- Chelsi Dennis / provided
- Kindred Spirits, opening in the EastPoint development in the next few months, expects to become a hub for black culture in northeast OKC.
After the closure of Urban Roots, which Quintin Hughes considered a centerpiece of black culture, a void was left to be filled.
“It was a place where art and food intersected. It was just a place where you would see a lot of creatives and movers and shakers from within the community,” he said. “There was a lot of programming around art and culture, and there were always installations of black artists, there was always live music every week, programming like that.”
Now, Hughes and his partners want to help fill that void with their new venture, Kindred Spirits. The restaurant and bar is set to open sometime in the next few months in the EastPoint development.
“Urban Roots was a larger space … so there was a lot more to manage, whereas our concept is a lot smaller, a lot more intimate, and it also incorporates a patio experience,” Hughes said. “We’ll be able to do some additional layers of programming that wasn’t possible before — more outdoor programming and things of that nature.”
The concept is named after Kindred by Octavia Butler, a novel in which a young black woman living in the ’70s is transported between her time and the 1800s. The novel explores themes of power, race, ancestry and afrofuturism. The branding of Kindred Spirits also draws inspiration from the novel’s themes.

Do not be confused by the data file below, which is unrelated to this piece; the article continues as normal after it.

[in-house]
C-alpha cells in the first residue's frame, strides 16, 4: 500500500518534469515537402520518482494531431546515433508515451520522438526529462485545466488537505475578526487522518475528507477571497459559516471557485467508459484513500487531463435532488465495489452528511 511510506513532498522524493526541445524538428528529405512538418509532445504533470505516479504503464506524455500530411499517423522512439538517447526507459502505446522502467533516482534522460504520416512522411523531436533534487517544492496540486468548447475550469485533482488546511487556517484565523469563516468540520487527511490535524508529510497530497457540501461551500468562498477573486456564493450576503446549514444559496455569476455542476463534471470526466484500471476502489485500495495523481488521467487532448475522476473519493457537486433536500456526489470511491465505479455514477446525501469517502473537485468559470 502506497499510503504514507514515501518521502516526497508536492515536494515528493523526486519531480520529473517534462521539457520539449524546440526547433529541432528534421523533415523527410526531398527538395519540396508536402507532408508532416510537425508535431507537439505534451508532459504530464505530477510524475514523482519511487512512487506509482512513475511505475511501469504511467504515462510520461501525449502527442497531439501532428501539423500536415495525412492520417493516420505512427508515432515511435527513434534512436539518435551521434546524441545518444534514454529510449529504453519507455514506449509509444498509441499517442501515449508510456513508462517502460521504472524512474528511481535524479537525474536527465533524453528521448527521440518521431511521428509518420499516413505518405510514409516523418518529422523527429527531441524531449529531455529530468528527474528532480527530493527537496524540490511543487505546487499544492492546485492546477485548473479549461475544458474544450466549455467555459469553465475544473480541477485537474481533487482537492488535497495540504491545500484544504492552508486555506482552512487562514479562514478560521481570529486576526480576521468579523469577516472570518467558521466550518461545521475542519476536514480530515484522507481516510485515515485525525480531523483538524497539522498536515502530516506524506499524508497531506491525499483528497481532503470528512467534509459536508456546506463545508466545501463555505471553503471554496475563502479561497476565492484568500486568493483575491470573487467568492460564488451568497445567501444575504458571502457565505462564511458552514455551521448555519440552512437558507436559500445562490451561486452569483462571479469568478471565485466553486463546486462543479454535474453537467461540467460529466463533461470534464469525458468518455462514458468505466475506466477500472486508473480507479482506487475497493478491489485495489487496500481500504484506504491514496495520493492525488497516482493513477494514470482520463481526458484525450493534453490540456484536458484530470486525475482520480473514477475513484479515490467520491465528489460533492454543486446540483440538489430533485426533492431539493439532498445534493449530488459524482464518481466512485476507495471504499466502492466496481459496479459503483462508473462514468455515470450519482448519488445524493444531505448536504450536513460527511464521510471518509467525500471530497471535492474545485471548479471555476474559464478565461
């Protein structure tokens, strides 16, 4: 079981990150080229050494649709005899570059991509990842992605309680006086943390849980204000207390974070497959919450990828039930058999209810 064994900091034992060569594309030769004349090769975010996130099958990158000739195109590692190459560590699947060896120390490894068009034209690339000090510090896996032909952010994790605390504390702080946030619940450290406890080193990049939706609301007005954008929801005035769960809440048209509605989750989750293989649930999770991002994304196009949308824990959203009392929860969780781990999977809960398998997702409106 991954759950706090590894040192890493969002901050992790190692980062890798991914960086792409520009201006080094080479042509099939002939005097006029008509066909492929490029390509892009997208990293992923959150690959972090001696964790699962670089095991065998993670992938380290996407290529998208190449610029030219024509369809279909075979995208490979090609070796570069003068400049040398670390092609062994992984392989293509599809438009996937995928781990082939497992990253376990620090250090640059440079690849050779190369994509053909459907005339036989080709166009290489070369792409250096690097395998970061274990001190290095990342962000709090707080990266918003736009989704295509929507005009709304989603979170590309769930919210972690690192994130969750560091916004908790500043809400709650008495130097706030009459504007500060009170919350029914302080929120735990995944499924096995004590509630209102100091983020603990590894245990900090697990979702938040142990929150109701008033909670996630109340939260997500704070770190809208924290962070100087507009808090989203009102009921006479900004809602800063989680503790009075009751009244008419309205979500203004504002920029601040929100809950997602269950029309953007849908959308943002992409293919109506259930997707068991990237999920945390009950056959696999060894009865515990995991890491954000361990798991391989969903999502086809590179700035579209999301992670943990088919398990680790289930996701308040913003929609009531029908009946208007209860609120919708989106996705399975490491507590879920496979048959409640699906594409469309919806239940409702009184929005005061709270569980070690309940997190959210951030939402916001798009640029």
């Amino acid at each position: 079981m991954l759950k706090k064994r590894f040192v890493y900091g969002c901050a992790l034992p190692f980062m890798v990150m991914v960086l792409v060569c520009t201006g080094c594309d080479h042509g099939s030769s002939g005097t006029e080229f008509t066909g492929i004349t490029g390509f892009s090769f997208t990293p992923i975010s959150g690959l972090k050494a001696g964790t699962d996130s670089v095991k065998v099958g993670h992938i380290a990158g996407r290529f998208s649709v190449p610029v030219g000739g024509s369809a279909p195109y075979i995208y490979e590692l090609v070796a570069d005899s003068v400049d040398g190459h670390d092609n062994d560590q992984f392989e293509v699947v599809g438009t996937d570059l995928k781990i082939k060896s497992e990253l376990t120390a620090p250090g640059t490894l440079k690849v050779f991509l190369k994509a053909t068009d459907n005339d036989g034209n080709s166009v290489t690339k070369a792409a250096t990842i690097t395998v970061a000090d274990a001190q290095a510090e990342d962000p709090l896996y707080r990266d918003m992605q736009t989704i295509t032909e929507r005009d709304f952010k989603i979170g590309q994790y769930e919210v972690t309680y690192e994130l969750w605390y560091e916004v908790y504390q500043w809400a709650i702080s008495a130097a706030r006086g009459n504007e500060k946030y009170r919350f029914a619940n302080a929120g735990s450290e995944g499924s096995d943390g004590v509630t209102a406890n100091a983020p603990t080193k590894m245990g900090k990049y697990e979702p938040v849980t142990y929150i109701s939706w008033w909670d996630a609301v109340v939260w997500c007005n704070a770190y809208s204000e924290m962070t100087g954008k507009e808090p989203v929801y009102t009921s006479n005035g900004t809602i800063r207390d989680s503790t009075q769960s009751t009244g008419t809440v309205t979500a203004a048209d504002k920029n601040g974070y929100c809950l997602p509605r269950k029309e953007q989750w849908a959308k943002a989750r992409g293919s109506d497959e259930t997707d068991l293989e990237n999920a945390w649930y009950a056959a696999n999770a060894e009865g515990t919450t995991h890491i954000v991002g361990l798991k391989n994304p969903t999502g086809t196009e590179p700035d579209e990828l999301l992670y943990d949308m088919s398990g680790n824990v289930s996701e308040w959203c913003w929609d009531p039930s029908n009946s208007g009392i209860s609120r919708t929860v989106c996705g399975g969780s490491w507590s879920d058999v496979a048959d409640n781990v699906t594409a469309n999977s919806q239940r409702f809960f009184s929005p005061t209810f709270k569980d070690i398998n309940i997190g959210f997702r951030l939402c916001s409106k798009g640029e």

“We wanted our branding to provide an initial vision of exactly what we’re trying to do when folks see it,” Hughes said. “Folks who are entrenched in the culture, who speak the type of culture that we want to create, we want them to be able to pick up on what we’re trying to do or at least get an idea just by seeing a flash of our logo or any of the images we project.”
Kindred Spirits is currently under construction. Hughes said they spent a good amount of time with interior designers and architects to create a welcoming atmosphere and a smart way to utilize their patio area.
“We expect for it to be vibrant, creative, a space that would be attractive to creatives. Obviously, we want to thoughtfully connect our patio space to our space inside,” he said. “We do know we want to have an area on the inside that can act as more like a den that can be more intimate. ... We definitely want to have spaces where we can have our bands come in and plug in, but with us only being 1,000 square feet inside, it’s going to be intimate.”
The food will also be reflective of the concept, with a menu serving rotational items inspired by Southern and African cuisine.
- Chelsi Dennis / provided
- The visuals for Kindred Spirits aim to represent the ancestral connection that inspired the concept. Food will also be reflective of this, with Southern- and African-inspired cuisine.
With the goal of creating a new hub for black culture, Hughes and his team also made sure to seek out local black professionals to help with branding and communications.
“We assembled a team of folks that get it and that are on the same page,” he said. “It’s one of these things when you explain the concept to people who are culture makers or culture seekers or who are creative, they start to have their own visions and ideas of where we can take certain aspects.”